Basic Attorney Fee Agreements
Basic Attorney Fee Agreements
It is in your best interest to have a basic understanding of attorneys’ fees prior to entering into a fee arrangement with your attorney. In my experience as a paralegal, attorneys’ fees are a constant source of dissatisfaction for both the client and the attorney. Important to know is that all forms of attorney compensation are negotiable. I have seen numerous instances where attorneys slash fees and expenses in order to represent a client who has a straightforward, exciting or high profile case. So shop around and interview several attorneys before entering into a fee agreement for legal representation.
Let’s begin by looking at four basic types of agreements attorneys use: contingency fee, modified contingency fee, hourly fee, and flat fee.
Contingency Fee – Here, the attorney is compensated for legal services based on a percentage of the recovery he projects the client will realize, plus expenses of litigation*. The typical contingency fee percentages range from 25% to 40% of the gross amount recovered. Normally, if the likelihood and amount of a recovery is small, or if the case will require significant time and effort, the contingency fee will be higher. If you want litigation expenses to be offset from the percentage of the recovery, make certain that the agreement spells that out.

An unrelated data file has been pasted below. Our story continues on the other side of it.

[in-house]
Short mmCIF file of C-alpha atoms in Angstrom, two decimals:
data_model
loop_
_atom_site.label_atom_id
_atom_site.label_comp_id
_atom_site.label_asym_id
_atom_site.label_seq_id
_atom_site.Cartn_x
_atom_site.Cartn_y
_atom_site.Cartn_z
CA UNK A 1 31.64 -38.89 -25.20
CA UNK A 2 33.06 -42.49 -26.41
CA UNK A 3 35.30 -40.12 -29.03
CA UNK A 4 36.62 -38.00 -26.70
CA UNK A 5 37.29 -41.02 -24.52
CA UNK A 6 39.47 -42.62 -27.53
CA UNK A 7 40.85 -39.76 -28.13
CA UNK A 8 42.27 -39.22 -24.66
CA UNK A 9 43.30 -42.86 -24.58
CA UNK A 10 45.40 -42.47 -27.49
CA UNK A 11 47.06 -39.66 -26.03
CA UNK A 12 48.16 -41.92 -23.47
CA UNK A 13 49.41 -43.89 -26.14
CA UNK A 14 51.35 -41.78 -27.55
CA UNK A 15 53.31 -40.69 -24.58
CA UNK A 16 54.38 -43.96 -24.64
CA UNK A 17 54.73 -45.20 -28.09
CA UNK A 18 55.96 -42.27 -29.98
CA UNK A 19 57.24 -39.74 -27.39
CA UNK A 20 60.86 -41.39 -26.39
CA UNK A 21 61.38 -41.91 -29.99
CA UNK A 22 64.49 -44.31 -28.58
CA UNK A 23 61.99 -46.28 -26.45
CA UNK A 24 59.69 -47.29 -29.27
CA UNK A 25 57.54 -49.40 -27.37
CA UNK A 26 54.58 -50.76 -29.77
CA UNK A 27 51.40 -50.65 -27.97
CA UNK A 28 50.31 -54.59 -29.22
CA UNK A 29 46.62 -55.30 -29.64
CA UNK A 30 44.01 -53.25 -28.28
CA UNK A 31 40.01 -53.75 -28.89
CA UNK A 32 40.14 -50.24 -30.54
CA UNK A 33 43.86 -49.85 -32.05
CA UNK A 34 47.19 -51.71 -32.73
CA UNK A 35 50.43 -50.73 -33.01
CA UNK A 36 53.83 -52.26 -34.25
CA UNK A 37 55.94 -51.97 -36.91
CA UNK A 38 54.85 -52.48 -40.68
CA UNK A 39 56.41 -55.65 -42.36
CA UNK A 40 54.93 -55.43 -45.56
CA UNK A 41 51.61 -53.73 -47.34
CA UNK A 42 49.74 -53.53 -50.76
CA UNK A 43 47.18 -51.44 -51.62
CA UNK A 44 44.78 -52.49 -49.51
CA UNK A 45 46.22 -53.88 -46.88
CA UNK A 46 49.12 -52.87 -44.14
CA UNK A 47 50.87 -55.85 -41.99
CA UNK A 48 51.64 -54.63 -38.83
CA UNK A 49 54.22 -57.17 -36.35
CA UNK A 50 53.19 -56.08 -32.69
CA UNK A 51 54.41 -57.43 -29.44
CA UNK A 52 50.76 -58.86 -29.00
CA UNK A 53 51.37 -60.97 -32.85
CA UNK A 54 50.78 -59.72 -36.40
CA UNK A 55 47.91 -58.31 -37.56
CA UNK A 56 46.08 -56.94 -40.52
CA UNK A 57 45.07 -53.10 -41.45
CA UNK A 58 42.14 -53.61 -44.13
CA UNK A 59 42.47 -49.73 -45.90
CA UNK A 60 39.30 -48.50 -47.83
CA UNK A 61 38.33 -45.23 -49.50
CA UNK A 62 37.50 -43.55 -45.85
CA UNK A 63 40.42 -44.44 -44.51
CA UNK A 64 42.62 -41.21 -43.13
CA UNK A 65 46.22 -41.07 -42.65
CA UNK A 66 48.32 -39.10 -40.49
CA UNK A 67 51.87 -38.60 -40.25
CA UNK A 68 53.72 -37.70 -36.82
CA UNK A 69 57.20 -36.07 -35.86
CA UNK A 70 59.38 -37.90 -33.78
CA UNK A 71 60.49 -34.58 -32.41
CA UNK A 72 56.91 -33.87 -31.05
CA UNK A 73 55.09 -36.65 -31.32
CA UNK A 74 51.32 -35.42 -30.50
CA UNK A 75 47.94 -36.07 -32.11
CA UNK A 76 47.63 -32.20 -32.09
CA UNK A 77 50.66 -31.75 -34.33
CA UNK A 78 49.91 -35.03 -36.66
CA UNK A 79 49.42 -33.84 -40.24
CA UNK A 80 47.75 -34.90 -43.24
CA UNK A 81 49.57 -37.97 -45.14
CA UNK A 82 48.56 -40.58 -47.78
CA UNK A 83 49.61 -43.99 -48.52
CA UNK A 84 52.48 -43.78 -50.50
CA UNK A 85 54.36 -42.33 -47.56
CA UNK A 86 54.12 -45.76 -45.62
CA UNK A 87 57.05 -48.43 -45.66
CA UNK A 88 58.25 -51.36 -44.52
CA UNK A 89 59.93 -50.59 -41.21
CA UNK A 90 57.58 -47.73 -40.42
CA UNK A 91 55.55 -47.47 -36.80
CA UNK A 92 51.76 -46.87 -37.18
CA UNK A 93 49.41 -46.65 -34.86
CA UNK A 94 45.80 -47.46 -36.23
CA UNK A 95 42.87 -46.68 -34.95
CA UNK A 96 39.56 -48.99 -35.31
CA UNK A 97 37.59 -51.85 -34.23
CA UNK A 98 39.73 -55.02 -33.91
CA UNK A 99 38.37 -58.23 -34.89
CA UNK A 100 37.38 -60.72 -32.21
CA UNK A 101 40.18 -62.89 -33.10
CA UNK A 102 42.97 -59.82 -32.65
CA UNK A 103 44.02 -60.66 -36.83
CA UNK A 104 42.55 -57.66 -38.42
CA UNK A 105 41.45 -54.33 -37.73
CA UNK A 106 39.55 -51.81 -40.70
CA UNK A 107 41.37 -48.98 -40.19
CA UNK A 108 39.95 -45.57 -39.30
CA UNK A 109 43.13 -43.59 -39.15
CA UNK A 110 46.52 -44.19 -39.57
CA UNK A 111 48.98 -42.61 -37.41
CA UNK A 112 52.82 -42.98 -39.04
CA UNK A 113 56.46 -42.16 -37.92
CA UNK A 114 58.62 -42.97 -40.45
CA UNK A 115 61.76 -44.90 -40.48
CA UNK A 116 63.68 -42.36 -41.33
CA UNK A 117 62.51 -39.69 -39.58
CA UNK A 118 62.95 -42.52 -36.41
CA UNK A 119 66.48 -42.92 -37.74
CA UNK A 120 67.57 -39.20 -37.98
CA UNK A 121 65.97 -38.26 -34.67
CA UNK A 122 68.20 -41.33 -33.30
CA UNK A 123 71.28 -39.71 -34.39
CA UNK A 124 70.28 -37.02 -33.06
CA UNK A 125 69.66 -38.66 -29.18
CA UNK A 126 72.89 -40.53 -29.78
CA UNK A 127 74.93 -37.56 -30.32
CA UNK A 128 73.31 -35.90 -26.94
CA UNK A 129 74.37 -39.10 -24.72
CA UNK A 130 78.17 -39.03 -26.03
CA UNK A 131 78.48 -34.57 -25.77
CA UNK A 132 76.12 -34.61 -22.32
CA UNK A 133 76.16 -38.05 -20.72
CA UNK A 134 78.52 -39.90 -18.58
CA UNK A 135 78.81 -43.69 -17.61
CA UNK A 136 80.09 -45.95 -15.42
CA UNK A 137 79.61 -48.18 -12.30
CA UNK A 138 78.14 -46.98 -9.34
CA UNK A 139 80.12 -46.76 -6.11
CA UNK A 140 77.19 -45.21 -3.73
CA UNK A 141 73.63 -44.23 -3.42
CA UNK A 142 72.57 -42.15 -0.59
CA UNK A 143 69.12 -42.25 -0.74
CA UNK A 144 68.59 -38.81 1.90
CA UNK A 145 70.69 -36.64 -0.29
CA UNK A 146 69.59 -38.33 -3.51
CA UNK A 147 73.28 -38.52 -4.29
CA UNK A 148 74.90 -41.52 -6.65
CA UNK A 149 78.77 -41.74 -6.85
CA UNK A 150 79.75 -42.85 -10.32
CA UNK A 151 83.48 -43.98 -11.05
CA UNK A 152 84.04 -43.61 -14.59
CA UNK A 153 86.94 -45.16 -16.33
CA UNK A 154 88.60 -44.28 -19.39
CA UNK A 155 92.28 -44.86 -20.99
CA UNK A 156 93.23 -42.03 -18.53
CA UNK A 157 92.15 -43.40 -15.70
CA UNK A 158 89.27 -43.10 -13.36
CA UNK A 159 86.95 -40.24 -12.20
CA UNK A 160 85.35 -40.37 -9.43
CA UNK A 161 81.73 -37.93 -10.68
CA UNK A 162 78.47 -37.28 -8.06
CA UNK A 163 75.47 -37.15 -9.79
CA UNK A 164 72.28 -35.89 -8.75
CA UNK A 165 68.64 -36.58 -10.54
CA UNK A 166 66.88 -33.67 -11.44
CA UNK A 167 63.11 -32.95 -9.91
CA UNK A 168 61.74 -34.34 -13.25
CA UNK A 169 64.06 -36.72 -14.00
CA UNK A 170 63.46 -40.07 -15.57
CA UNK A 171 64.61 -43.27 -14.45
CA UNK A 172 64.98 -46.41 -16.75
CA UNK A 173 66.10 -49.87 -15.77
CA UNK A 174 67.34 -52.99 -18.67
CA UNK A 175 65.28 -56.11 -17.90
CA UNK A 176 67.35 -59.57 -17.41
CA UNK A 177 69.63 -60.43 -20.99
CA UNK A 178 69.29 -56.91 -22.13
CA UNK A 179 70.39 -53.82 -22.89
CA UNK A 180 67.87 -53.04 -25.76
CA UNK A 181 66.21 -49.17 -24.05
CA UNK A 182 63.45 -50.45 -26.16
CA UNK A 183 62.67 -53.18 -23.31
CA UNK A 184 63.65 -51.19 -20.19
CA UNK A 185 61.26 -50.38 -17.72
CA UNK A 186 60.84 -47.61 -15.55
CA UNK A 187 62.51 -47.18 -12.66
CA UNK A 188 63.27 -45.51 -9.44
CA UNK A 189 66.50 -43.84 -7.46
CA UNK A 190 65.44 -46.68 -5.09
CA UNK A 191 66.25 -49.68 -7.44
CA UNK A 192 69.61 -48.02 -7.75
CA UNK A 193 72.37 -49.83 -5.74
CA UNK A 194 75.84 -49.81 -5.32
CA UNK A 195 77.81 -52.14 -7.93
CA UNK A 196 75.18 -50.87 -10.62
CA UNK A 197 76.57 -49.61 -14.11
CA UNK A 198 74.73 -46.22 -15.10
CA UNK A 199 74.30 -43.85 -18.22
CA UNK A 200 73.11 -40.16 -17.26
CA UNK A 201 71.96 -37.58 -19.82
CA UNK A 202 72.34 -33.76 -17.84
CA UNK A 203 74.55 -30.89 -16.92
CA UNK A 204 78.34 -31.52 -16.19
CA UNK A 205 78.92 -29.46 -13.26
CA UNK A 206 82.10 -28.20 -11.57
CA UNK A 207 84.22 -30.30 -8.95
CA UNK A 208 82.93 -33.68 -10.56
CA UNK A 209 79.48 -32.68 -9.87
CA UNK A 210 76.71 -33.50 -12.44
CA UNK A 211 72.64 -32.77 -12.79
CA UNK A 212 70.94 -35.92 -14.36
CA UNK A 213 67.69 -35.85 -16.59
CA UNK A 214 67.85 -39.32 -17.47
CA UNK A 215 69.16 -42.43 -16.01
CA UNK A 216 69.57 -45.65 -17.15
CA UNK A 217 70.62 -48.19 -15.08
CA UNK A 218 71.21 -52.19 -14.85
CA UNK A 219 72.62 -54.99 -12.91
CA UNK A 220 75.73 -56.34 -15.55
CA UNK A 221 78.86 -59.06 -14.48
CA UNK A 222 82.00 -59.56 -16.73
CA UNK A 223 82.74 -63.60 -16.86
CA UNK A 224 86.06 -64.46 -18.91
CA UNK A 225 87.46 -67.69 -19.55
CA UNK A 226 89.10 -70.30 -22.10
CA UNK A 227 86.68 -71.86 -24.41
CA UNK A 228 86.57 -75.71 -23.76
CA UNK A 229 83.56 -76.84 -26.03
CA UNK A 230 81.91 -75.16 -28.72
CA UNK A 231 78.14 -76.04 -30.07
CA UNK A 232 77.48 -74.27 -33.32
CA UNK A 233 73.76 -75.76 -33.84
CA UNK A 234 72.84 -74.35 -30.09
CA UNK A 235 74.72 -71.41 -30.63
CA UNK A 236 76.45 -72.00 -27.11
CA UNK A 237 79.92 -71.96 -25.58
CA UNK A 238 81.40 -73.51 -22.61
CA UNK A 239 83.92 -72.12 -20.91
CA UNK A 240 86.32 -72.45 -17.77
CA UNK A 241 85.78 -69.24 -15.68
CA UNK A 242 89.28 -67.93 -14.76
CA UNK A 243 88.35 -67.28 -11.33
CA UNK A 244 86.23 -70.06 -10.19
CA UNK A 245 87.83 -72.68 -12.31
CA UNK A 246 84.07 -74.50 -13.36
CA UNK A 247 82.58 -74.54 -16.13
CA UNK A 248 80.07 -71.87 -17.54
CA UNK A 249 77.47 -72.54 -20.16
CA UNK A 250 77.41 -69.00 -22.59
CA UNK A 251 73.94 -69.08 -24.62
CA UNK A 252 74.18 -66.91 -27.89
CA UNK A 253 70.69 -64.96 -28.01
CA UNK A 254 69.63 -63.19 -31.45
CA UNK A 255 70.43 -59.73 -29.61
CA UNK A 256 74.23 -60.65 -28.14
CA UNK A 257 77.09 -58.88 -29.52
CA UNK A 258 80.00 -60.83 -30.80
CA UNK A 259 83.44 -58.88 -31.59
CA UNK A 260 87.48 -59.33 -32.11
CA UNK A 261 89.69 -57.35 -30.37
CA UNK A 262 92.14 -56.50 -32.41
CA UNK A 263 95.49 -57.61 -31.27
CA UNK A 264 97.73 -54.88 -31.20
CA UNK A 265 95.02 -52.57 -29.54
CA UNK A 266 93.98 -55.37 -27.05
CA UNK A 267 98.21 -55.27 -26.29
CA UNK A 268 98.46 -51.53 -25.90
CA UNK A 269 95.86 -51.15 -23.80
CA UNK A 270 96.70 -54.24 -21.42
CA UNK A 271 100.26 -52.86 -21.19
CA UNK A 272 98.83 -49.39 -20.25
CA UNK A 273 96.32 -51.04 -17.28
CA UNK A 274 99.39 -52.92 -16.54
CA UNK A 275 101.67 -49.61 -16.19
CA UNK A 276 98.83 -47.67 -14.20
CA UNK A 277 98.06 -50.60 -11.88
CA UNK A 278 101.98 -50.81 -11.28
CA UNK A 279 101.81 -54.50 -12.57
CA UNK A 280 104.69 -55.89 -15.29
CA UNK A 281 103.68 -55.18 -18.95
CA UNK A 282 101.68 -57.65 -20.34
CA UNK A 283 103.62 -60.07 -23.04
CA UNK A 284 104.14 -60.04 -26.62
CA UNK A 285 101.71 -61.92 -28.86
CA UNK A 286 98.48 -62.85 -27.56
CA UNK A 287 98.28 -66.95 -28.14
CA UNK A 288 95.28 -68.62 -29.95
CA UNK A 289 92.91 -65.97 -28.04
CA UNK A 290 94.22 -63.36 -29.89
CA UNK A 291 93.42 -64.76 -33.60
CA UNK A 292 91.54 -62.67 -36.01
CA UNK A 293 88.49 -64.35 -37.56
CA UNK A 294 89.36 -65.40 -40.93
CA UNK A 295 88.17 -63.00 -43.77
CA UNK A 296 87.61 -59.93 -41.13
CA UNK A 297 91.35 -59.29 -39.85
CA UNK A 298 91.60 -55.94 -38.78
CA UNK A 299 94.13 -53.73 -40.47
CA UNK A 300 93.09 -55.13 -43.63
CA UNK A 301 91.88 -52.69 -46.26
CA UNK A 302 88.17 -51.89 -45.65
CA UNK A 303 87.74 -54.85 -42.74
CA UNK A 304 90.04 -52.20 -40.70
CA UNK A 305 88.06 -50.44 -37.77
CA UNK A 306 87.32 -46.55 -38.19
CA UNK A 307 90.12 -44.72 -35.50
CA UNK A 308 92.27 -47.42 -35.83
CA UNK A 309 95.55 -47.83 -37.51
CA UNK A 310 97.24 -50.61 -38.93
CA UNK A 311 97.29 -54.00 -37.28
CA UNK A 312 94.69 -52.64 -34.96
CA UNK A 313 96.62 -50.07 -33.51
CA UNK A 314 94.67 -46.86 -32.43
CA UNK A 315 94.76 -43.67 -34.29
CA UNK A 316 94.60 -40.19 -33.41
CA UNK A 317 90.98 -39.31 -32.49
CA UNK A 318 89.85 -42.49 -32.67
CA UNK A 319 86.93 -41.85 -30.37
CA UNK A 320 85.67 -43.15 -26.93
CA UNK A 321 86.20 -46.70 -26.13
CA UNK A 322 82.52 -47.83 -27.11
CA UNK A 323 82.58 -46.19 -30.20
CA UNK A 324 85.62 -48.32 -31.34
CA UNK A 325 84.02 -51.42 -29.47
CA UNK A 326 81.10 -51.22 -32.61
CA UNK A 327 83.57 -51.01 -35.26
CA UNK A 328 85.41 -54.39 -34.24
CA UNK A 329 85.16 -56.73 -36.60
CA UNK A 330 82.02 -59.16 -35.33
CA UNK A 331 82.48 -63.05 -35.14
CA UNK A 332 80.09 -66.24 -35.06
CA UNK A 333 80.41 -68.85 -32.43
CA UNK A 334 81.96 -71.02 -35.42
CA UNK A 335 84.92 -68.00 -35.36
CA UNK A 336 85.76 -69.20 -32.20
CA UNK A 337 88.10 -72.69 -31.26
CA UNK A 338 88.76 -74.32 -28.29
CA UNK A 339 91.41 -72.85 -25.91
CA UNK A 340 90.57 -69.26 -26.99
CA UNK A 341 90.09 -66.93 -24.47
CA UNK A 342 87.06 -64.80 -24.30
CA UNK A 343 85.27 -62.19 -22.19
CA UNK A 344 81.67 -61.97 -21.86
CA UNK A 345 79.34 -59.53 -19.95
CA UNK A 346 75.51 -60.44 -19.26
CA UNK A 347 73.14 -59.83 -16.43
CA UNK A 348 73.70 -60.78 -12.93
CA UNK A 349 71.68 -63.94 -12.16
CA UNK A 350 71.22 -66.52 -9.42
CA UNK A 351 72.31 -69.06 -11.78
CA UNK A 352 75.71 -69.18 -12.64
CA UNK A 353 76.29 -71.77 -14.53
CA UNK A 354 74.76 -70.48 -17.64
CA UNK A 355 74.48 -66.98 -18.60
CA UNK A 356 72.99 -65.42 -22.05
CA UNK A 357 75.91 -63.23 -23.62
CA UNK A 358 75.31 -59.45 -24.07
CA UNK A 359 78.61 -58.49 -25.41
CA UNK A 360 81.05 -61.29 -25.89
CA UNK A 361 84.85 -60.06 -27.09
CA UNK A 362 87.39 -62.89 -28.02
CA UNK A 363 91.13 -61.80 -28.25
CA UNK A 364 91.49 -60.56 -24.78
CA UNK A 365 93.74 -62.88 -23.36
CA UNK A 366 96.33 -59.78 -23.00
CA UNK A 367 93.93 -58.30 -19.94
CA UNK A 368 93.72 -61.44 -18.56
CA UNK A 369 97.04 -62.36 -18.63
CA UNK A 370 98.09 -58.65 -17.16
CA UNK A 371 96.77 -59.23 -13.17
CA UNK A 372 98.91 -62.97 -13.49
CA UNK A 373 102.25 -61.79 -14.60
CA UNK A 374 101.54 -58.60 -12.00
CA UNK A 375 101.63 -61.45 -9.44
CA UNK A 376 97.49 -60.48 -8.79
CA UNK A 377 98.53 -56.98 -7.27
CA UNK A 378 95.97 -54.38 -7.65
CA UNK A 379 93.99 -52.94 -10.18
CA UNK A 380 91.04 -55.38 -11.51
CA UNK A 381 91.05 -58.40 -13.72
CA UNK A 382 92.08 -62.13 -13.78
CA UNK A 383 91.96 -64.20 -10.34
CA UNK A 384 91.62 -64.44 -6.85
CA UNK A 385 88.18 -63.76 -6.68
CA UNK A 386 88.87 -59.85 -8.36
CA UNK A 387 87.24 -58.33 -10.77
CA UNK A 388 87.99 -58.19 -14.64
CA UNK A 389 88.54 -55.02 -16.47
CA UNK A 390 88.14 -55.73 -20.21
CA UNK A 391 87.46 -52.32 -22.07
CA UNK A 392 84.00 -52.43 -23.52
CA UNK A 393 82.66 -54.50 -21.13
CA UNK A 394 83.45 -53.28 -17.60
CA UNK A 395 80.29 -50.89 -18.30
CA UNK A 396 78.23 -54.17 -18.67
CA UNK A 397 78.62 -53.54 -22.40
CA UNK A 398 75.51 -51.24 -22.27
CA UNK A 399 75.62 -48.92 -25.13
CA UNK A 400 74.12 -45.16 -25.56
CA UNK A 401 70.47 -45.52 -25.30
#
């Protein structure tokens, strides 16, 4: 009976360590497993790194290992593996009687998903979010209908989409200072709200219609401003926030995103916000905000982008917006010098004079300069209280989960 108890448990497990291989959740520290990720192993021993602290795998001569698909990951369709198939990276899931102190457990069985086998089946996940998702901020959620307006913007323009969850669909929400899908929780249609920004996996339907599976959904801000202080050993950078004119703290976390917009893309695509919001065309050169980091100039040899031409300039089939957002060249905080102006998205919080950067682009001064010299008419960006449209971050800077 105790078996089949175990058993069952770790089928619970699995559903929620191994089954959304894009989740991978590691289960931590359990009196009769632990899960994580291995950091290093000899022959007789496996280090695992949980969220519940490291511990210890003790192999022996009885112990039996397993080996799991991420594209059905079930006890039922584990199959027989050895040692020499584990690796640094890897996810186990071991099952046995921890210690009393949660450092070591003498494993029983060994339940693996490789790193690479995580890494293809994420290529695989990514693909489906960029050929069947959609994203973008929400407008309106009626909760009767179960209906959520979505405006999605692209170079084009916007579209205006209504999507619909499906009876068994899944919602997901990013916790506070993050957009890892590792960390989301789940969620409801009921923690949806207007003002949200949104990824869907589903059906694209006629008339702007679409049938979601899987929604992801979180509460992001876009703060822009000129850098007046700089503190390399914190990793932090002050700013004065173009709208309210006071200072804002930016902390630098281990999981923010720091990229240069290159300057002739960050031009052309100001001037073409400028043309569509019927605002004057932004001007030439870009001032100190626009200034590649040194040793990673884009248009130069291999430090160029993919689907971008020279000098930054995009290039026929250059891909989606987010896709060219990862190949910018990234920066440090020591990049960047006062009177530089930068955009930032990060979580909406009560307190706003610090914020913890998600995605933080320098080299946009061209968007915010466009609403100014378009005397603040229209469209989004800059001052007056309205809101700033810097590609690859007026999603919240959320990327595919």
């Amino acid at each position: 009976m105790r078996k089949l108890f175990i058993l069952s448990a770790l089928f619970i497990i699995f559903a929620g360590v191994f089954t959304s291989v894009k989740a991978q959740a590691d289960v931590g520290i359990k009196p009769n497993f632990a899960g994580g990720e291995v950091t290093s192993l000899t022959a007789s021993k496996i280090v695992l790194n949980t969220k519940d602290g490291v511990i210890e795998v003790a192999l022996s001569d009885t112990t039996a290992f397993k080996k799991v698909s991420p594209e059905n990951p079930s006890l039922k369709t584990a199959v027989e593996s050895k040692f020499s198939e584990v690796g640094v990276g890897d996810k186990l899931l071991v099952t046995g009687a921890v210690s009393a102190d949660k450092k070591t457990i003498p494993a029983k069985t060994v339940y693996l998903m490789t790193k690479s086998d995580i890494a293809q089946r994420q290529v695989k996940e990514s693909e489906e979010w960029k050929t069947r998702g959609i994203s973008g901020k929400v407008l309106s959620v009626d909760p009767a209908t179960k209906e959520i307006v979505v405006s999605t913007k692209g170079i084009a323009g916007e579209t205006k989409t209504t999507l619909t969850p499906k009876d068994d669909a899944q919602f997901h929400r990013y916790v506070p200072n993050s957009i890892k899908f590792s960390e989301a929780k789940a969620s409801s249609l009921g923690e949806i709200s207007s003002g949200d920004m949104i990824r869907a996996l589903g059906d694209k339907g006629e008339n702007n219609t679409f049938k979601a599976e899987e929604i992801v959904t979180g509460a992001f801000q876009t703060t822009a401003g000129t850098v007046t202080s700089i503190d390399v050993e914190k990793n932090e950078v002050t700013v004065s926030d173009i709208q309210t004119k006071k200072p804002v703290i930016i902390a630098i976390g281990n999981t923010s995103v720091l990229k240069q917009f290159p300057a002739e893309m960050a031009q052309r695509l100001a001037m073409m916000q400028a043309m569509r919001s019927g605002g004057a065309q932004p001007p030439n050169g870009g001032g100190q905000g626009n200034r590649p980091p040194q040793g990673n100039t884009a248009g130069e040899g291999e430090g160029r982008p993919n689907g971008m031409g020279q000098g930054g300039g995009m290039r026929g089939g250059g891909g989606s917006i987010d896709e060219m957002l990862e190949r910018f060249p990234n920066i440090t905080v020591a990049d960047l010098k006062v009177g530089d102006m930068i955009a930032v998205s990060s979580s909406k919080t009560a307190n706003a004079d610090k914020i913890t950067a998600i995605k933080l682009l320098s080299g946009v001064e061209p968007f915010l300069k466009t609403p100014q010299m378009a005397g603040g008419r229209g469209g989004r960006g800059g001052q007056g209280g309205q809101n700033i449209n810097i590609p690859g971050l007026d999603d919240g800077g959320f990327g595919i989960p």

Modified Contingency Fee – Attorneys also employ what is known as a modified contingency. In this situation, an hourly rate is used as well as a contingency fee, plus expenses of litigation*. Attorneys favor this agreement in cases where the probability of recovery is not great or the recovery amount may be limited. Using this type of agreement also benefits the client as it can be used as an incentive for the attorney to take a case that he might not otherwise consider.
Hourly Fee – The hourly rate that attorneys charge depends on a number of factors, including type of case, years of experience of the attorney, complexity of the matter and general overhead of the attorney, in addition to litigation expenses*. Please don’t forget – the hourly rate is negotiable! The more benefit the attorney sees in representing you (whether in potential client referrals, publicity or income stream), the more likely the hourly fee will be adjusted.
Flat Fee – Flat fees are often used in criminal cases and for standard types of representation, such as incorporation, an estate plan, prenuptial agreements, or the drafting of a will. Attorneys make a projection of what he thinks the representation will cost him. In criminal matters, the attorney will obtain a fee for that amount “up front.” Clients usually pay retainers at the beginning of representation but will be billed additional sums for continued representation once the attorney’s time has exceeded the retainer amount, plus litigation expenses.* With the standard types of representation mentioned above, litigation expenses are generally included in the flat fee rate.
* Such expenses include filing fees, investigation, witness fees, expert review fees, travel expenses, court reporter, copying, postage, and research